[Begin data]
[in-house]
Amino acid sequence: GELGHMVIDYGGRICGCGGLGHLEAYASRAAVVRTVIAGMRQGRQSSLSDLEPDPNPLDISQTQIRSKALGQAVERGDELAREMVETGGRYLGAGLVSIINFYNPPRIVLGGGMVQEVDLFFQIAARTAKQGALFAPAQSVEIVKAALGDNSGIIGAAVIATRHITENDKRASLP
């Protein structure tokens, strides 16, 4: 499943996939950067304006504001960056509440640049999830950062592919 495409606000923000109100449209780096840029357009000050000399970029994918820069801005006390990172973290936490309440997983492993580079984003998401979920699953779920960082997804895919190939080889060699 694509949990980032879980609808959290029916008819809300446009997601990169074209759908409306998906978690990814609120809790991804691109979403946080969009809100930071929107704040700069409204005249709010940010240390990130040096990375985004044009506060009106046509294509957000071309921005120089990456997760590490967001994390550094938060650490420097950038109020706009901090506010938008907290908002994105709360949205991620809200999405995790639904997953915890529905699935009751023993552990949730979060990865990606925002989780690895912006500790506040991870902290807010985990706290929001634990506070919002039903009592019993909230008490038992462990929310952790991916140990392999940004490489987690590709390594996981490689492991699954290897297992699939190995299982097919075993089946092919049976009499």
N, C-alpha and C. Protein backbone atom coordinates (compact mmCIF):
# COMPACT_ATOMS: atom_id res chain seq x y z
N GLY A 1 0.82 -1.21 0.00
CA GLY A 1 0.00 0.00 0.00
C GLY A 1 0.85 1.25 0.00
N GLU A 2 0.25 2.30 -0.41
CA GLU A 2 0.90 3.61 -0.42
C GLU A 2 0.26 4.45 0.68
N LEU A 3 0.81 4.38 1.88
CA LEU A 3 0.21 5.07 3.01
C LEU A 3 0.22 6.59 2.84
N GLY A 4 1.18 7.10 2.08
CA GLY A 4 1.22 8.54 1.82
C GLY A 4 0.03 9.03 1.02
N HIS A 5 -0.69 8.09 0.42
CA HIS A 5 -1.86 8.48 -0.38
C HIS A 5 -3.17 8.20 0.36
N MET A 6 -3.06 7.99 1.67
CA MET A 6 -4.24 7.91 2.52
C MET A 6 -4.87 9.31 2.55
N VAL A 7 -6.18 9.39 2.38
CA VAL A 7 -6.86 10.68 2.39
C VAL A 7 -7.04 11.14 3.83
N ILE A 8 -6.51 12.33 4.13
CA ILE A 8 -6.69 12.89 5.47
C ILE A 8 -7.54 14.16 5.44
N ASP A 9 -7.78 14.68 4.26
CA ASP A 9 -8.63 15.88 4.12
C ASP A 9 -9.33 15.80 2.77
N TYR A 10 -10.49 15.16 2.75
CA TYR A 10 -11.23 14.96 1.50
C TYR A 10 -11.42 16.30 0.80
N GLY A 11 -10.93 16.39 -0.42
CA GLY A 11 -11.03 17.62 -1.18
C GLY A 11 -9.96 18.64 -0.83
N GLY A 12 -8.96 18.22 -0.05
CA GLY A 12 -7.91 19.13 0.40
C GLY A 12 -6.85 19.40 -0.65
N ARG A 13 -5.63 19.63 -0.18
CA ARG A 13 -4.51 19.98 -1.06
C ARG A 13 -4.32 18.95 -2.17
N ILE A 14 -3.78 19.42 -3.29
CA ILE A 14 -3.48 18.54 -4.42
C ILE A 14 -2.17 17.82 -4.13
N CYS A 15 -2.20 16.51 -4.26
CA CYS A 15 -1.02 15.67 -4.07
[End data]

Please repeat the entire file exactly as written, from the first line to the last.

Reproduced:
[in-house]
Amino acid sequence: GELGHMVIDYGGRICGCGGLGHLEAYASRAAVVRTVIAGMRQGRQSSLSDLEPDPNPLDISQTQIRSKALGQAVERGDELAREMVETGGRYLGAGLVSIINFYNPPRIVLGGGMVQEVDLFFQIAARTAKQGALFAPAQSVEIVKAALGDNSGIIGAAVIATRHITENDKRASLP
């Protein structure tokens, strides 16, 4: 499943996939950067304006504001960056509440640049999830950062592919 495409606000923000109100449209780096840029357009000050000399970029994918820069801005006390990172973290936490309440997983492993580079984003998401979920699953779920960082997804895919190939080889060699 694509949990980032879980609808959290029916008819809300446009997601990169074209759908409306998906978690990814609120809790991804691109979403946080969009809100930071929107704040700069409204005249709010940010240390990130040096990375985004044009506060009106046509294509957000071309921005120089990456997760590490967001994390550094938060650490420097950038109020706009901090506010938008907290908002994105709360949205991620809200999405995790639904997953915890529905699935009751023993552990949730979060990865990606925002989780690895912006500790506040991870902290807010985990706290929001634990506070919002039903009592019993909230008490038992462990929310952790991916140990392999940004490489987690590709390594996981490689492991699954290897297992699939190995299982097919075993089946092919049976009499």
N, C-alpha and C. Protein backbone atom coordinates (compact mmCIF):
# COMPACT_ATOMS: atom_id res chain seq x y z
N GLY A 1 0.82 -1.21 0.00
CA GLY A 1 0.00 0.00 0.00
C GLY A 1 0.85 1.25 0.00
N GLU A 2 0.25 2.30 -0.41
CA GLU A 2 0.90 3.61 -0.42
C GLU A 2 0.26 4.45 0.68
N LEU A 3 0.81 4.38 1.88
CA LEU A 3 0.21 5.07 3.01
C LEU A 3 0.22 6.59 2.84
N GLY A 4 1.18 7.10 2.08
CA GLY A 4 1.22 8.54 1.82
C GLY A 4 0.03 9.03 1.02
N HIS A 5 -0.69 8.09 0.42
CA HIS A 5 -1.86 8.48 -0.38
C HIS A 5 -3.17 8.20 0.36
N MET A 6 -3.06 7.99 1.67
CA MET A 6 -4.24 7.91 2.52
C MET A 6 -4.87 9.31 2.55
N VAL A 7 -6.18 9.39 2.38
CA VAL A 7 -6.86 10.68 2.39
C VAL A 7 -7.04 11.14 3.83
N ILE A 8 -6.51 12.33 4.13
CA ILE A 8 -6.69 12.89 5.47
C ILE A 8 -7.54 14.16 5.44
N ASP A 9 -7.78 14.68 4.26
CA ASP A 9 -8.63 15.88 4.12
C ASP A 9 -9.33 15.80 2.77
N TYR A 10 -10.49 15.16 2.75
CA TYR A 10 -11.23 14.96 1.50
C TYR A 10 -11.42 16.30 0.80
N GLY A 11 -10.93 16.39 -0.42
CA GLY A 11 -11.03 17.62 -1.18
C GLY A 11 -9.96 18.64 -0.83
N GLY A 12 -8.96 18.22 -0.05
CA GLY A 12 -7.91 19.13 0.40
C GLY A 12 -6.85 19.40 -0.65
N ARG A 13 -5.63 19.63 -0.18
CA ARG A 13 -4.51 19.98 -1.06
C ARG A 13 -4.32 18.95 -2.17
N ILE A 14 -3.78 19.42 -3.29
CA ILE A 14 -3.48 18.54 -4.42
C ILE A 14 -2.17 17.82 -4.13
N CYS A 15 -2.20 16.51 -4.26
CA CYS A 15 -1.02 15.67 -4.07